After a four year hiatus, the Texas Transportation Institute has once again generated its misleading Urban Mobility Report–and its still wrong.

The UMR has been comprehensively debunked–it has never been peer-reviewed nor have its authors responded to authoritative critiques, it relies on a series of false premises, penalizes cities with compact development patterns and short commutes, ignores non-automobile travelers, and exaggerates all of its key claims.  We’ll have an updated look at the latest iteration of the UMR (which relies on the same discredited methodology).  In the mean time, here’s what we’ve written at City Observatory about this and other similar congestion cost “studies.”

The top ten reason’s to ignore the Urban Mobility Report.

Is congestion worse now? The Urban Mobility Report can’t tell us.

Another tall tale from the Texas Transportation Institute.

Boo! The annual carmaggedon scare is upon us.

Our essay, the Cappuccino Congestion Index, explains why, fundamentally, the methods used by TTI and others are utterly meaningless as measures of consumer costs.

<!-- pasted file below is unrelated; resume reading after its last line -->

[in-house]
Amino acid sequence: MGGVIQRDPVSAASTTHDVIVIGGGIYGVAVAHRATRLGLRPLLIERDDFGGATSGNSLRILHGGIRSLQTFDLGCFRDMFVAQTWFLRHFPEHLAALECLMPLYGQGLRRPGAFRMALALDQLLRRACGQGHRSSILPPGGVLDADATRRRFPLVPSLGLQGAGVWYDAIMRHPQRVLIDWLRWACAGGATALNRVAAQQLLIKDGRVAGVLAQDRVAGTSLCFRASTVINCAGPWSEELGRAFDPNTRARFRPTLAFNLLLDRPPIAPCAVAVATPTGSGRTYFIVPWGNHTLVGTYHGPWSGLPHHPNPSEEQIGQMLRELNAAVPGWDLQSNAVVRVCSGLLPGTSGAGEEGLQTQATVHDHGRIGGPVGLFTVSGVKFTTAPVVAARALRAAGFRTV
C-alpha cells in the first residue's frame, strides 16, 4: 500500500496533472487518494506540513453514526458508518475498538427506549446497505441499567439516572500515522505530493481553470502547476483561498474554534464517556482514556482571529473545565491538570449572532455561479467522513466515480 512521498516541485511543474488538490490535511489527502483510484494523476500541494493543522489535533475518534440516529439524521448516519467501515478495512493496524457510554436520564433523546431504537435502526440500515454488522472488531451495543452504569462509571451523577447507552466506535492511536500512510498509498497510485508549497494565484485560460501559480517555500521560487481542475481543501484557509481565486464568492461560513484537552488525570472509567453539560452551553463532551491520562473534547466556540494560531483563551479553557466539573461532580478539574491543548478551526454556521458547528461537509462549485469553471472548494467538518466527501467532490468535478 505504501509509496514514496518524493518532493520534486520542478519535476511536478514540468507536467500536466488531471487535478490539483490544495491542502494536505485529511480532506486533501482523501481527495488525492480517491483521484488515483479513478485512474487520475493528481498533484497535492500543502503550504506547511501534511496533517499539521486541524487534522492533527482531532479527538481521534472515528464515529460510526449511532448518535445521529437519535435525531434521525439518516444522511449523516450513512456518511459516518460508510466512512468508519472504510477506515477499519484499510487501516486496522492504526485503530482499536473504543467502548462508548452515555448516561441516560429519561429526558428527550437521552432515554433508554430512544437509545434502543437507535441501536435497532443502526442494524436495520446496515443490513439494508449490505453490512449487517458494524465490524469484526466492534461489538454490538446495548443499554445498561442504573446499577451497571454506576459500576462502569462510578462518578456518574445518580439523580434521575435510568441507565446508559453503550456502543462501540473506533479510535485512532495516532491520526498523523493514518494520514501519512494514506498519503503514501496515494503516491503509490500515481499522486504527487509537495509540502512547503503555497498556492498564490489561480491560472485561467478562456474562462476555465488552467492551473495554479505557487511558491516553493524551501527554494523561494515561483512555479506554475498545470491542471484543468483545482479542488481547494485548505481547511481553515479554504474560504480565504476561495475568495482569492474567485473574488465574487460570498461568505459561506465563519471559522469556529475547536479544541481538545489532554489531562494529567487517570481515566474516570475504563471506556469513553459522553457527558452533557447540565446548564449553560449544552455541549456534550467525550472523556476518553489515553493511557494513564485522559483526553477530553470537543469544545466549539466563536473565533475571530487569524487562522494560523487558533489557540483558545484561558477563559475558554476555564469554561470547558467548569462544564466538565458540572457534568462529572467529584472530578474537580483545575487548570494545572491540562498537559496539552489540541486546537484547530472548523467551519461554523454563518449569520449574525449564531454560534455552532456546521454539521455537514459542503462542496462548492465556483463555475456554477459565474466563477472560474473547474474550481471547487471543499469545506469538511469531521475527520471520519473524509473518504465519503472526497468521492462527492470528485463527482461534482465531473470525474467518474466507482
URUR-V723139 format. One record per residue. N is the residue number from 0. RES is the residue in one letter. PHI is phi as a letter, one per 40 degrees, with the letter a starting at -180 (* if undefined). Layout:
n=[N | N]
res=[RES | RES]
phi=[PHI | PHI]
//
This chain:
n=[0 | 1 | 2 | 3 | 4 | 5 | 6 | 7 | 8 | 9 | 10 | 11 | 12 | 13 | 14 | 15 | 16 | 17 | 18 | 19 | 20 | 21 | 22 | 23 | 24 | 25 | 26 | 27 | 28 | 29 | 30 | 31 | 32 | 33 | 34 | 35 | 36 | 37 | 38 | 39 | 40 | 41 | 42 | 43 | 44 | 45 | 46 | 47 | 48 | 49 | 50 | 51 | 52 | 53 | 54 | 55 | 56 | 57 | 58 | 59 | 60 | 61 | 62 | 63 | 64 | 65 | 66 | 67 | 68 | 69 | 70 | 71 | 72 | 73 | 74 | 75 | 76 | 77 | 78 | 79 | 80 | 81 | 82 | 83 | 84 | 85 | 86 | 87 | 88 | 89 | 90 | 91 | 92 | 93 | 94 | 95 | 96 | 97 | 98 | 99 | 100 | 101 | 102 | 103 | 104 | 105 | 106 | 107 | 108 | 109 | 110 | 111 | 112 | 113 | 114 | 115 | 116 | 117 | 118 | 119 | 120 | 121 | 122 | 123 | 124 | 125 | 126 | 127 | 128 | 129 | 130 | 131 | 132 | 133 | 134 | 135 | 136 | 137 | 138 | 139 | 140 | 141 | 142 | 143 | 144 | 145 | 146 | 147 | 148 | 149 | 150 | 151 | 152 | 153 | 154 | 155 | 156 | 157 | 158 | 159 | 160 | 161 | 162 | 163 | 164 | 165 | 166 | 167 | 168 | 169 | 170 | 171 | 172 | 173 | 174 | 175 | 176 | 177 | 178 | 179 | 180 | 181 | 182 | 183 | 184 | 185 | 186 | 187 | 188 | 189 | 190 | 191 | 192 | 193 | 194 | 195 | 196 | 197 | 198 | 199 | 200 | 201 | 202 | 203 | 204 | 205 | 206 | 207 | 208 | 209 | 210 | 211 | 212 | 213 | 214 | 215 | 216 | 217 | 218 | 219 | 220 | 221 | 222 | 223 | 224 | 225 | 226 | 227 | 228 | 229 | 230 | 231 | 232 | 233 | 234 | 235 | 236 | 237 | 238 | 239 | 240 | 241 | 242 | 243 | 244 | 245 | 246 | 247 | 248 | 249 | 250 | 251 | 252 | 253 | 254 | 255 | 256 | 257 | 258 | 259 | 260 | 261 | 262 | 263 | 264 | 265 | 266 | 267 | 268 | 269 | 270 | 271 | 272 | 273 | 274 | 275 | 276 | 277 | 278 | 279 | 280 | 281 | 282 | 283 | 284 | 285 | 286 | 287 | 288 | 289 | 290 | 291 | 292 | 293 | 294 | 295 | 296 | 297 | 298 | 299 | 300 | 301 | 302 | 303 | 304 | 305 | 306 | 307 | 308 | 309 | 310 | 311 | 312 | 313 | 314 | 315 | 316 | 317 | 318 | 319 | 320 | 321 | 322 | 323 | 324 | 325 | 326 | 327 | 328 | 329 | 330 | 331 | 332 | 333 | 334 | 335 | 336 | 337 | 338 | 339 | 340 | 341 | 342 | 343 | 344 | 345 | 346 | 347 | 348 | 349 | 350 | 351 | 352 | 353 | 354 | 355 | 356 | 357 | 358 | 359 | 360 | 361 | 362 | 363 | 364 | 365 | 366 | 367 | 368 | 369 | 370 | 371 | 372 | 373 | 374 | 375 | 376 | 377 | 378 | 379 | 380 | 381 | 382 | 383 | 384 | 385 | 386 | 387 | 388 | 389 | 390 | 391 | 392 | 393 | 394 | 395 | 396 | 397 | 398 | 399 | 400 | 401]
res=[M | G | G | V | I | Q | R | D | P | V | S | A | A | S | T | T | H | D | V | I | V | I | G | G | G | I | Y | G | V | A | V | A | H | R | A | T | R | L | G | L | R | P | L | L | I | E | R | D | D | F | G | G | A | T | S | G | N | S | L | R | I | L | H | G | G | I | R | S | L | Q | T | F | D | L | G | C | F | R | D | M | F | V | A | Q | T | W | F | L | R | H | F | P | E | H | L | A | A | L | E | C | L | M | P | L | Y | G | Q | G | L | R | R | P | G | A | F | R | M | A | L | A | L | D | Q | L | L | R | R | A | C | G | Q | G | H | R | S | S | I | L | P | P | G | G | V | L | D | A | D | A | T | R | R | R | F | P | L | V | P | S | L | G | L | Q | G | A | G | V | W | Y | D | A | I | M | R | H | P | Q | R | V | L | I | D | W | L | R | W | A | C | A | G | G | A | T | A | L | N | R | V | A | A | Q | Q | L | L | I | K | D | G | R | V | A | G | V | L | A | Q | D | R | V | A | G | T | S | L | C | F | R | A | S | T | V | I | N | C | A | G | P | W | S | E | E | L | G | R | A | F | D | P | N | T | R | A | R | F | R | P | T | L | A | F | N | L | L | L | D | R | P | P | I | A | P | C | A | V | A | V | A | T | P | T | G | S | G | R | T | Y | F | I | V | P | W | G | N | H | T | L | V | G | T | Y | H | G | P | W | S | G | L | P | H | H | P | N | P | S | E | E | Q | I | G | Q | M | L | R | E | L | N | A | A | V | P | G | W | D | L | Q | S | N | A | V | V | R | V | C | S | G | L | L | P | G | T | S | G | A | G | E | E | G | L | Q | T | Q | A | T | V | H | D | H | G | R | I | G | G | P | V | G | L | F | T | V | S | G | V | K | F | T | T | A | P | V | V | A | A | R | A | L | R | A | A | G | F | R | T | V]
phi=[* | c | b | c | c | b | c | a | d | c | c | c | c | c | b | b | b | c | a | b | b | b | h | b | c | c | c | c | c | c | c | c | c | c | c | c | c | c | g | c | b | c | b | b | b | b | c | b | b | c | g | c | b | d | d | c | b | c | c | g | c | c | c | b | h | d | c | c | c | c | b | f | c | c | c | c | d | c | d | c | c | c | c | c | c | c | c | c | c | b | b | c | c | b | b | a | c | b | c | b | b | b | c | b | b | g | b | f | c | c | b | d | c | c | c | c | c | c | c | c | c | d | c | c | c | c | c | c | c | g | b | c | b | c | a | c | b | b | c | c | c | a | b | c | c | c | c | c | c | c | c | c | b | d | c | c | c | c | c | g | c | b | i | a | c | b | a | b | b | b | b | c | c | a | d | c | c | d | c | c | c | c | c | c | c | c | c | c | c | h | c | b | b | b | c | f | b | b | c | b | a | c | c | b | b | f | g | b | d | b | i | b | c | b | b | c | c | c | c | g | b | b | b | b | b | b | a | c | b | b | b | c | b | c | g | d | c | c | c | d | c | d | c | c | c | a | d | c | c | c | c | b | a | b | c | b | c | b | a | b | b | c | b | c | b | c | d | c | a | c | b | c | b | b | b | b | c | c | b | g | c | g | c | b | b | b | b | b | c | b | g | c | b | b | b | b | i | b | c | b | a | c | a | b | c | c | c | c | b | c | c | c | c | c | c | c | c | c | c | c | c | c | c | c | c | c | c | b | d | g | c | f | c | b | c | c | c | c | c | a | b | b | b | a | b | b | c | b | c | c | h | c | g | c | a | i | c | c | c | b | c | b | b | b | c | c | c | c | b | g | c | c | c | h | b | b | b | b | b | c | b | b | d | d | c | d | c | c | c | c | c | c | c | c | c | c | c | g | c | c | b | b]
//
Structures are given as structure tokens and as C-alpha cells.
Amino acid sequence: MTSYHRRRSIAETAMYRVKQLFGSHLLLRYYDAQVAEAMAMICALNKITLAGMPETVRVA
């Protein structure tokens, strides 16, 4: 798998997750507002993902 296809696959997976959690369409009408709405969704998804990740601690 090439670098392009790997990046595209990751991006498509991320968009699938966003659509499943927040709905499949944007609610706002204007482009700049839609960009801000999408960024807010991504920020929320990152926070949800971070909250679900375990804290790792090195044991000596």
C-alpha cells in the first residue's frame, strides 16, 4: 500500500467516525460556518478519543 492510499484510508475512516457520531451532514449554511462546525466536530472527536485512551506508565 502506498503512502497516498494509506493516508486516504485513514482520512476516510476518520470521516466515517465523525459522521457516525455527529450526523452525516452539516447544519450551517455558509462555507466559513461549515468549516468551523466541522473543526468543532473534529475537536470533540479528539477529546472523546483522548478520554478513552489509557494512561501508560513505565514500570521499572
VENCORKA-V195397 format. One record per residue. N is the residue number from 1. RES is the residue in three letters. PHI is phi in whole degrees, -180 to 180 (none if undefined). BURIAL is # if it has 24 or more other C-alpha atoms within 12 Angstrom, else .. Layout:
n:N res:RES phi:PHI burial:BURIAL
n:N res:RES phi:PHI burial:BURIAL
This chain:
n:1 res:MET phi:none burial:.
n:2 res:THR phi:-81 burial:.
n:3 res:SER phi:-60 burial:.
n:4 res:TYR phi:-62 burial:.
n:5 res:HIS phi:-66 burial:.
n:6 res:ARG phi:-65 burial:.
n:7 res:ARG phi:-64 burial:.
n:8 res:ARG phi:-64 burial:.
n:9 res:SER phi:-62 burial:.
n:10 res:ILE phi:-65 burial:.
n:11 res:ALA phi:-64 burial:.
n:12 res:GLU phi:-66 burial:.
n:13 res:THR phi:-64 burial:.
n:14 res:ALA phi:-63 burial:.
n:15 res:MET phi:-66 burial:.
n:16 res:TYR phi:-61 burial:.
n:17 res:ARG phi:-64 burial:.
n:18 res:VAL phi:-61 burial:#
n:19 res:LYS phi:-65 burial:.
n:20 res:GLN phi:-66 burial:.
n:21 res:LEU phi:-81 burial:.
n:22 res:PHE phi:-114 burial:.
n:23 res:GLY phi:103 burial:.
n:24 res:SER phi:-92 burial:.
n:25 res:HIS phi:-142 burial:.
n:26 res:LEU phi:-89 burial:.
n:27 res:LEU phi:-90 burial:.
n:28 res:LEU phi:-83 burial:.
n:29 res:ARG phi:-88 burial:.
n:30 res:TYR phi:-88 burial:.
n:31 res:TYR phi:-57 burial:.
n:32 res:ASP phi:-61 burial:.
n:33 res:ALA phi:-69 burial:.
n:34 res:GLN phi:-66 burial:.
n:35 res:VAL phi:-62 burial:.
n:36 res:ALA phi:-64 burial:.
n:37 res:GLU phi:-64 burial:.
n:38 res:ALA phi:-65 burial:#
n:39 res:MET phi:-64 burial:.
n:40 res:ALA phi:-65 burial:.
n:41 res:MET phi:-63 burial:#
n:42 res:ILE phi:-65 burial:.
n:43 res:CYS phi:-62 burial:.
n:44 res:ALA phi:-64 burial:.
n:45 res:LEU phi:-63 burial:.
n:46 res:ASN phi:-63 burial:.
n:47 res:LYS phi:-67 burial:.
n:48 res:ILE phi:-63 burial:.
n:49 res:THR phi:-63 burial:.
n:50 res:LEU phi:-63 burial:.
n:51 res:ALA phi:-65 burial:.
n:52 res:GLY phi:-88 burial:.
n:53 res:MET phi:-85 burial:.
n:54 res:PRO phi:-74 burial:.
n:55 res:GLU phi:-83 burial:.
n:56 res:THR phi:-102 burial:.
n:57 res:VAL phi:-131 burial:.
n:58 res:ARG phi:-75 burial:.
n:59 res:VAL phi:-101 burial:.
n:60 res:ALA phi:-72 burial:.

Unsurprisingly, the newest iteration of the report is sponsored by the Texas Department of Transportation. And as always, the message is “build, baby, build.”  The UMR has always been thinly veiled propaganda for building more and wider roads. It’s not designed either to help understand the root causes of traffic congestion (i.e. underpriced roadways), nor to fashion meaningful solutions.  No one should take it seriously.

Todd Litman of the Victoria Transportation Policy Institute has written a comprehensive critique of the Urban Mobility Report.

Our own detailed critique of the Urban Mobility Report–“Measuring Urban Transportation Performance”– is published here.